Like a bad dream, IT seemingly came from out of nowhere. Coronavirus, also known as COVID-19, an import from China that escaped the tariffs, suddenly appeared.
Economists and stock-market watchers refer to such a totally unforeseen happening as a “black swan” event — such a complete shock and jolt demanding attention.
We heard about the illness shortly before the new year, but in the past two weeks or so, the pace of its spread and killing power could no longer be ignored.
News accounts told of its origin in Wuhan, specifically in a market where live animals — including koalas, snakes and bats — were sold and prepared as food. Somehow, the virus passed to human beings, and the disease has spread from China to Europe to North America.
This was not supposed to happen. Spring was coming. Robins were returning, and the few citrus trees in the area blossoming. All the while, investors on Wall Street pushed stock prices ever higher. In a booming economy with record low unemployment and strong consumer demand, it seemed the law of gravity had been repealed. Maybe what goes up does not come down, some reasoned.
And then, we began to hear about people in Italy in a frenzy to buy food, bath tissue and hygiene supplies. Shoppers there snapped up bathroom tissue, hygiene supplies and food then, expecting rampant shortages of those commodities later. They concluded later was coming sooner.
That panic spread to our shores last week. Within about three days, American consumers began stripping the shelves of their stores of paper goods, bleach, sanitary wipes, bottled water, canned meat, snack food and pasta. Your neighbors — and perhaps you yourself — joined the stampede to stockpile what you could. The herd mentality was at work, and the mass fears produced a self-fulfilling prophecy.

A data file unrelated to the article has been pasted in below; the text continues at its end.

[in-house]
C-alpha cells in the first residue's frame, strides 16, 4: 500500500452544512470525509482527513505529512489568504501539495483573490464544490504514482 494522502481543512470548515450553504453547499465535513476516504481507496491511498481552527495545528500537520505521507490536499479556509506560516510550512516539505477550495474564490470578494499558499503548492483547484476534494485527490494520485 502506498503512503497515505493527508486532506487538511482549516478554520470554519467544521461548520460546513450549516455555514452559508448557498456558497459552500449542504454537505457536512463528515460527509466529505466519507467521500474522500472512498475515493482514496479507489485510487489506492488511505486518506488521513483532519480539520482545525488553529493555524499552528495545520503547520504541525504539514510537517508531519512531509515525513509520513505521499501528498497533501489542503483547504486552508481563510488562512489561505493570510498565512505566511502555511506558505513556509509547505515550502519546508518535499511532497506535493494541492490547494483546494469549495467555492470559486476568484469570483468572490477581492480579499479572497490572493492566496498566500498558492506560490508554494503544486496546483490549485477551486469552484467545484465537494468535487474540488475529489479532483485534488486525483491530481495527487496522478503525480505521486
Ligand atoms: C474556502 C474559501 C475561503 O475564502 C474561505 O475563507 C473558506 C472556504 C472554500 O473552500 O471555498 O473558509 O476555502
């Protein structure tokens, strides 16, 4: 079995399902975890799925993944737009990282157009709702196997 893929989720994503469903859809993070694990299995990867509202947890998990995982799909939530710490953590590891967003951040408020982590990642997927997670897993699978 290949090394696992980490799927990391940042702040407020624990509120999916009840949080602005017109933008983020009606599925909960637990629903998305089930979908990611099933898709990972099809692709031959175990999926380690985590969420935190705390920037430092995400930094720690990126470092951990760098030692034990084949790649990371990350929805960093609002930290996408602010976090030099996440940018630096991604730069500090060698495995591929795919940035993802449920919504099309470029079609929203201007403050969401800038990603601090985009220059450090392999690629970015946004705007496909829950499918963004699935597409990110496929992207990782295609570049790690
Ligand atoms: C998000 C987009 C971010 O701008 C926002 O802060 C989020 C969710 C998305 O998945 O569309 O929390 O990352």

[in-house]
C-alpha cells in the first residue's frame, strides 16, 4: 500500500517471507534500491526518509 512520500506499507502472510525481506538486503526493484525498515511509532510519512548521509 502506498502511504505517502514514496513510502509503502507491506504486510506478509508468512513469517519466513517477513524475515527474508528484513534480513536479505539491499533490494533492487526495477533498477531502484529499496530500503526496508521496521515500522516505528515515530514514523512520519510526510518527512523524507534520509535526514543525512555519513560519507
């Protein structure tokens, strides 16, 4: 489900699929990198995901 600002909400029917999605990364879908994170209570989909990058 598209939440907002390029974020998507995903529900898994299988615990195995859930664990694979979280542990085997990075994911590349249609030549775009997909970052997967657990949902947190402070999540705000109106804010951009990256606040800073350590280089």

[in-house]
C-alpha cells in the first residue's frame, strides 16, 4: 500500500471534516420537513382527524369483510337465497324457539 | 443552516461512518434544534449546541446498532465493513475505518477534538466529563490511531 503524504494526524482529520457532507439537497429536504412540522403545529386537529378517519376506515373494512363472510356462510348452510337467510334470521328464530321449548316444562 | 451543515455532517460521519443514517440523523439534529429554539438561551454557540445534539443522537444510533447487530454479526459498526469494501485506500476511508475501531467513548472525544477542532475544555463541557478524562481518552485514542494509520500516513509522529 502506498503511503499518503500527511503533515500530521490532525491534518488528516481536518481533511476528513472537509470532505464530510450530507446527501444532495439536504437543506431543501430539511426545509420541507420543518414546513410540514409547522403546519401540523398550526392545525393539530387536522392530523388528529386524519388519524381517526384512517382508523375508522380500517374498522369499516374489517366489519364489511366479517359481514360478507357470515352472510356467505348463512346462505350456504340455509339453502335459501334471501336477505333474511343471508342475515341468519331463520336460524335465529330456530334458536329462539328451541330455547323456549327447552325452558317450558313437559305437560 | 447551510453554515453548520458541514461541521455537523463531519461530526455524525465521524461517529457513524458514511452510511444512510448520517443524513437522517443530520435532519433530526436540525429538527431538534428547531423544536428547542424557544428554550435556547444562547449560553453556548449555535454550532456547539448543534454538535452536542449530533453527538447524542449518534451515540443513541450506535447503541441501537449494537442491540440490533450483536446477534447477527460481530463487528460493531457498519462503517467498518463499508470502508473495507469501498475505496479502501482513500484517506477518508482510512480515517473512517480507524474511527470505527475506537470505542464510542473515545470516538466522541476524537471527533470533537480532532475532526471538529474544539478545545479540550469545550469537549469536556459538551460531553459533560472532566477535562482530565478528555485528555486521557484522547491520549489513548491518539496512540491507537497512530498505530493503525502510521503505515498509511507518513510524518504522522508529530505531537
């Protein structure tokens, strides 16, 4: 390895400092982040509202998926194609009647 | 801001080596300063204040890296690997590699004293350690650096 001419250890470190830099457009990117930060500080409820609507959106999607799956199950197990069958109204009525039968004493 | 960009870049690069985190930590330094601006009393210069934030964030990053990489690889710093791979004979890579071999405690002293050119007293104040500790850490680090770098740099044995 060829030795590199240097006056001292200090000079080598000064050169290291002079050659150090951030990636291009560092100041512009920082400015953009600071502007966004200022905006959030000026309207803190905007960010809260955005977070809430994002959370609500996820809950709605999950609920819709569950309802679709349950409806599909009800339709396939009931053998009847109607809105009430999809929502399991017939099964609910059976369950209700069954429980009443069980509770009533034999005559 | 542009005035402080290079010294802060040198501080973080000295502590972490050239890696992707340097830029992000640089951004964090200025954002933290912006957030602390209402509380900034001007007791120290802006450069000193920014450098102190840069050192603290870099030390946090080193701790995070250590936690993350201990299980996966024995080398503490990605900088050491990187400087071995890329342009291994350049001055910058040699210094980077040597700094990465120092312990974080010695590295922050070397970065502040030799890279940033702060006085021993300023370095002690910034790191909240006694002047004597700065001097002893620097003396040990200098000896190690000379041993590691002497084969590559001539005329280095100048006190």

To make matters worse, some people tried to turn their overabundance into obscene profits. Amid shortages and looming unemployment, the last thing we need is a black market in essentials.
Maybe there is a lesson in all this madness. When sanity and normalcy return, people should consider buying small extra quantities of food and other items, a little bit at a time, rather than waiting to join the rush when demand is high and supplies are dwindling.
Some churches urge members to store food — just in case an unplanned illness or job loss comes about. There is a middle ground between doing nothing to prepare for the worst and last-minute dog-eat-dog hoarding. Prudent preparation beats panic purchasing. Perhaps the Amish and the survivalists have it right, after all.
For now, consider the following:
— Be thankful for what you have. Quit bellyaching. Things could be worse.
— If you are in quarantine, catch up on reading and decluttering your home and life. While some people obsess over the stock market, take stock of your own life, including your spiritual condition.
— Show your gratitude by sharing your blessings with others less fortunate. Try a little kindness and compassion. After all, tomorrow you may need help from the person you help today. Invest in today, in the hope of tomorrow.